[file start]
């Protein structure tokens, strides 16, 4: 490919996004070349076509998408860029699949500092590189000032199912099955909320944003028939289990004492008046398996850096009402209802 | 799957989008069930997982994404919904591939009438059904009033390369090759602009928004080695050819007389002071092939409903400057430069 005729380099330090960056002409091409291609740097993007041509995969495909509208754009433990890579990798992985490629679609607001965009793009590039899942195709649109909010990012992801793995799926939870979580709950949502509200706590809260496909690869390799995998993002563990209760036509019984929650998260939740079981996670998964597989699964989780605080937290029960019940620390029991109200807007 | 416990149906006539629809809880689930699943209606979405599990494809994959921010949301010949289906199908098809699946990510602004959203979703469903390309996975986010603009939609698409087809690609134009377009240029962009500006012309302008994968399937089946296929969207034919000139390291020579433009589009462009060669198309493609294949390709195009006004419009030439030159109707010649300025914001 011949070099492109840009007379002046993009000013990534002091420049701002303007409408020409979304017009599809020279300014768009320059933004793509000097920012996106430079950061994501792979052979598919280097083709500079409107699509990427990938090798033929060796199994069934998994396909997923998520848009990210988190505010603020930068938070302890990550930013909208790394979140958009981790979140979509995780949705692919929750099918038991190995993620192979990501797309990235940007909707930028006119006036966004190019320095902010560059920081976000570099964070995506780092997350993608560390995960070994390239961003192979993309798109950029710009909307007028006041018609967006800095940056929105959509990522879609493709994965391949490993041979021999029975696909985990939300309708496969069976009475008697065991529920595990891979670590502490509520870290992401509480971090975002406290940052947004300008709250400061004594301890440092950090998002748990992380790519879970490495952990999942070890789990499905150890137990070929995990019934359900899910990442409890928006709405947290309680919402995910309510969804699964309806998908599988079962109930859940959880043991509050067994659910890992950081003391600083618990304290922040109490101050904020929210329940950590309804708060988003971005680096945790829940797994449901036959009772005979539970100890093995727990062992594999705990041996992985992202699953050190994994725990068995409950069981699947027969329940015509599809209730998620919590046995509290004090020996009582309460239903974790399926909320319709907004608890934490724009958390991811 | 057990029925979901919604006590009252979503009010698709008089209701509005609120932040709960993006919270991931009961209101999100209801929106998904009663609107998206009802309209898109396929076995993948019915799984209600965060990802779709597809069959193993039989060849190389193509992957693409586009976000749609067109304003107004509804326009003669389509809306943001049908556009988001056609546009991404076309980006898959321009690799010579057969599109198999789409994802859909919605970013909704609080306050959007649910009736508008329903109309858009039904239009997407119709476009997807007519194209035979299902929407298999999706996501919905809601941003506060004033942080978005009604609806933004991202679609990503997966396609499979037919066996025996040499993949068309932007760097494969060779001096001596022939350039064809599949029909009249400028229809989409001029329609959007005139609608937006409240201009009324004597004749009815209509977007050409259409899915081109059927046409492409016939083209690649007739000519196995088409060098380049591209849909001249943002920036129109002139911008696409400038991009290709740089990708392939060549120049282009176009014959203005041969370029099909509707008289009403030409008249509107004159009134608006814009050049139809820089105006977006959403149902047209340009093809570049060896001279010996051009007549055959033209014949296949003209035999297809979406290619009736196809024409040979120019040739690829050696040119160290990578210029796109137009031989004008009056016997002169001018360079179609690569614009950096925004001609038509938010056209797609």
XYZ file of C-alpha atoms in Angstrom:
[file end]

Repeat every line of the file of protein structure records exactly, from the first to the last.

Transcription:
């Protein structure tokens, strides 16, 4: 490919996004070349076509998408860029699949500092590189000032199912099955909320944003028939289990004492008046398996850096009402209802 | 799957989008069930997982994404919904591939009438059904009033390369090759602009928004080695050819007389002071092939409903400057430069 005729380099330090960056002409091409291609740097993007041509995969495909509208754009433990890579990798992985490629679609607001965009793009590039899942195709649109909010990012992801793995799926939870979580709950949502509200706590809260496909690869390799995998993002563990209760036509019984929650998260939740079981996670998964597989699964989780605080937290029960019940620390029991109200807007 | 416990149906006539629809809880689930699943209606979405599990494809994959921010949301010949289906199908098809699946990510602004959203979703469903390309996975986010603009939609698409087809690609134009377009240029962009500006012309302008994968399937089946296929969207034919000139390291020579433009589009462009060669198309493609294949390709195009006004419009030439030159109707010649300025914001 011949070099492109840009007379002046993009000013990534002091420049701002303007409408020409979304017009599809020279300014768009320059933004793509000097920012996106430079950061994501792979052979598919280097083709500079409107699509990427990938090798033929060796199994069934998994396909997923998520848009990210988190505010603020930068938070302890990550930013909208790394979140958009981790979140979509995780949705692919929750099918038991190995993620192979990501797309990235940007909707930028006119006036966004190019320095902010560059920081976000570099964070995506780092997350993608560390995960070994390239961003192979993309798109950029710009909307007028006041018609967006800095940056929105959509990522879609493709994965391949490993041979021999029975696909985990939300309708496969069976009475008697065991529920595990891979670590502490509520870290992401509480971090975002406290940052947004300008709250400061004594301890440092950090998002748990992380790519879970490495952990999942070890789990499905150890137990070929995990019934359900899910990442409890928006709405947290309680919402995910309510969804699964309806998908599988079962109930859940959880043991509050067994659910890992950081003391600083618990304290922040109490101050904020929210329940950590309804708060988003971005680096945790829940797994449901036959009772005979539970100890093995727990062992594999705990041996992985992202699953050190994994725990068995409950069981699947027969329940015509599809209730998620919590046995509290004090020996009582309460239903974790399926909320319709907004608890934490724009958390991811 | 057990029925979901919604006590009252979503009010698709008089209701509005609120932040709960993006919270991931009961209101999100209801929106998904009663609107998206009802309209898109396929076995993948019915799984209600965060990802779709597809069959193993039989060849190389193509992957693409586009976000749609067109304003107004509804326009003669389509809306943001049908556009988001056609546009991404076309980006898959321009690799010579057969599109198999789409994802859909919605970013909704609080306050959007649910009736508008329903109309858009039904239009997407119709476009997807007519194209035979299902929407298999999706996501919905809601941003506060004033942080978005009604609806933004991202679609990503997966396609499979037919066996025996040499993949068309932007760097494969060779001096001596022939350039064809599949029909009249400028229809989409001029329609959007005139609608937006409240201009009324004597004749009815209509977007050409259409899915081109059927046409492409016939083209690649007739000519196995088409060098380049591209849909001249943002920036129109002139911008696409400038991009290709740089990708392939060549120049282009176009014959203005041969370029099909509707008289009403030409008249509107004159009134608006814009050049139809820089105006977006959403149902047209340009093809570049060896001279010996051009007549055959033209014949296949003209035999297809979406290619009736196809024409040979120019040739690829050696040119160290990578210029796109137009031989004008009056016997002169001018360079179609690569614009950096925004001609038509938010056209797609």
XYZ file of C-alpha atoms in Angstrom: